BTW: If you reduce the numbers of Association members, where is the political clout that seems to be the core service of the Association?

    • “BTW: If you reduce the numbers of Association members, where is the political clout that seems to be the core service of the Association?”

      I’ll address this in greater depth in a future post, but the short answer is:

      1. NAR/State/Local Association’s power comes from money, not numbers, and there are ways to ensure massive RPAC funding post-divorce;

      2. The national Call For Action response rate averages 15%… so whatever numbers you want to claim, the actual number is 15% of that — and politicians can do math.

      3. There is a lot more power from a smaller, elite group of activist members than from a large, degraded (and degrading) group of passivist members-in-name-only.

  2. Lots of forward thinking in this article. Approximately 83% of real estate agents join the association to get access to the MLS. Based on this statistic I would venture to say that over 1/2 of real estate agents would have no interest in becoming a Realtor if the MLS divorced from the association. In all fairness state law already imposes a high degree of fiduciary responsiblity upon licensed real estate agents. I’m not too sure how much more excellence Realtors think they are providing above and beyond what is already lawfully required of a licensed agent.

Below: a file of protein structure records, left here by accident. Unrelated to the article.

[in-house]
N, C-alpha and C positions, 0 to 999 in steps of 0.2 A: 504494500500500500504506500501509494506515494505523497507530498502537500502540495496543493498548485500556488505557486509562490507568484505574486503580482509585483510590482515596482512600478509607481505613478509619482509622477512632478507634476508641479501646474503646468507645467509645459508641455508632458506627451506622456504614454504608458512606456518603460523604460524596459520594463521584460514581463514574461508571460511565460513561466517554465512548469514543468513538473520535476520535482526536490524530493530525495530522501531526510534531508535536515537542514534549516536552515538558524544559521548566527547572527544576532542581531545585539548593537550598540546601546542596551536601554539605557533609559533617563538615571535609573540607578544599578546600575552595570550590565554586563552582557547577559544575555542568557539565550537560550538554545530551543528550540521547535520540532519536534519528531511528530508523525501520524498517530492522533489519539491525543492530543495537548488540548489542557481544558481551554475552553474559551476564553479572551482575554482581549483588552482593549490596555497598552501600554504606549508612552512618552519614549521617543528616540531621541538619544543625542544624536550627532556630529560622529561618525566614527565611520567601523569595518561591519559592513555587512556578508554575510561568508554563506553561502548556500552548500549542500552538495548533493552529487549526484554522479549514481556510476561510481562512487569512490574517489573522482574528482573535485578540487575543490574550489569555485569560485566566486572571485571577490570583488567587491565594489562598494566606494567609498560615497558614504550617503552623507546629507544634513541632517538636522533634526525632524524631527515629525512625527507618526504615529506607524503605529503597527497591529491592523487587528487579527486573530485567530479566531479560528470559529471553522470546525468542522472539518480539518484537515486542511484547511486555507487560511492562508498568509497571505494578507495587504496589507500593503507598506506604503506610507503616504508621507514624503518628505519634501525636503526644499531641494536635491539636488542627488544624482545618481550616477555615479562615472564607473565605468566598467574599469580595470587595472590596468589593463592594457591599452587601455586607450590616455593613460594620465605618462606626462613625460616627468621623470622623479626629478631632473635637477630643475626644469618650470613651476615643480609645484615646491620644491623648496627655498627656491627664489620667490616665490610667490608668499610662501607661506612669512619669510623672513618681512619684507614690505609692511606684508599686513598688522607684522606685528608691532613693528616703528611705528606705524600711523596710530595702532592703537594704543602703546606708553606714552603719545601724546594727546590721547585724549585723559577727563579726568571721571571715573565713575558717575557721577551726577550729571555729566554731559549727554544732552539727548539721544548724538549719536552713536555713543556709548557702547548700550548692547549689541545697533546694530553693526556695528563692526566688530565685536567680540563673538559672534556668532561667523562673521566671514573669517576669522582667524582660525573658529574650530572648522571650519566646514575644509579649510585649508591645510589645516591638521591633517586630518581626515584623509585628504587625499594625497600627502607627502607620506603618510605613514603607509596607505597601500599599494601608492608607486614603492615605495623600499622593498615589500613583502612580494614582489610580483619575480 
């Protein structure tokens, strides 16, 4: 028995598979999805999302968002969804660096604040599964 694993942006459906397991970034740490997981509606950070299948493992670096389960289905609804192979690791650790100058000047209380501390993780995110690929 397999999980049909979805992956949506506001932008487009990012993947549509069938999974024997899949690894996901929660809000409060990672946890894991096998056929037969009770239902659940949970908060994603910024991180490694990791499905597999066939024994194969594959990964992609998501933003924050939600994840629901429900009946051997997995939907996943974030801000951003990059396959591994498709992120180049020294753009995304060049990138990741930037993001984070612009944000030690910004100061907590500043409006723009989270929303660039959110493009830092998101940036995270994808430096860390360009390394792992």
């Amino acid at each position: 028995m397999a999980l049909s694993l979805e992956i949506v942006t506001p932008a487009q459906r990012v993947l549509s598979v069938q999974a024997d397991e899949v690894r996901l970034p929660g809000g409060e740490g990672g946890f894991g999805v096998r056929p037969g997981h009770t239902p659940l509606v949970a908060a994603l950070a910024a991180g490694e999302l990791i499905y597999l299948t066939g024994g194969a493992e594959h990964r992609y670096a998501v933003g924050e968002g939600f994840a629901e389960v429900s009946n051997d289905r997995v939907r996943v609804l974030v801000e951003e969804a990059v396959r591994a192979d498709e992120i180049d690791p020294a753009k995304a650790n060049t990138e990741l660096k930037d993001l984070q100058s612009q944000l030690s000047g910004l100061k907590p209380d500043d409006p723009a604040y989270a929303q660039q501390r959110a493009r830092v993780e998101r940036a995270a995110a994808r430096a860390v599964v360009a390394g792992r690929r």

It comes down to money, almost always. Associations aren’t going to like real estate agents leaving because they are no longer bound to the MLS/association marriage. Associations will wither and likewise, NAR will also wither. Oh sure they’ll still be around, but they’ll be the real estate version of Xerox, Blockbuster, Blackberry, Polariod, and MySpace.

    And finally, let’s not forget that these crappy real estate agents mentioned in the article aren’t just prevalent in the general association membership. They also infiltrate themselves into boards and committees within the association. In these positions of power these same deviants often carry out tactics to marginalize, if not destroy, their competition.

    Taking all this into account, I’m not so sure the divorce would be a bad thing for the industry. All it would take is a few heavy hitters in each region to decide they are going to peel off and make their own MLS. When that happens it will be the beginning of the free market reclaiming the real estate profession…for better or for worse…til death do us part.

      • Mr. Hahn, to me it would seem the 83% would be the ones pursuing the divorce. But you say it’s the associations pursuing the divorce? Why? That seems like business suicide to me.
        I mean, I can see the vision of elite Realtors holding hands running through sunflower fields together thinking they are a cut above the rest.
        But that brings up the question, does John Q. Public really give two shits if somebody has “Realtor® ” behind their name? Does John Q. Public really lend extra credibility to the Realtor brand?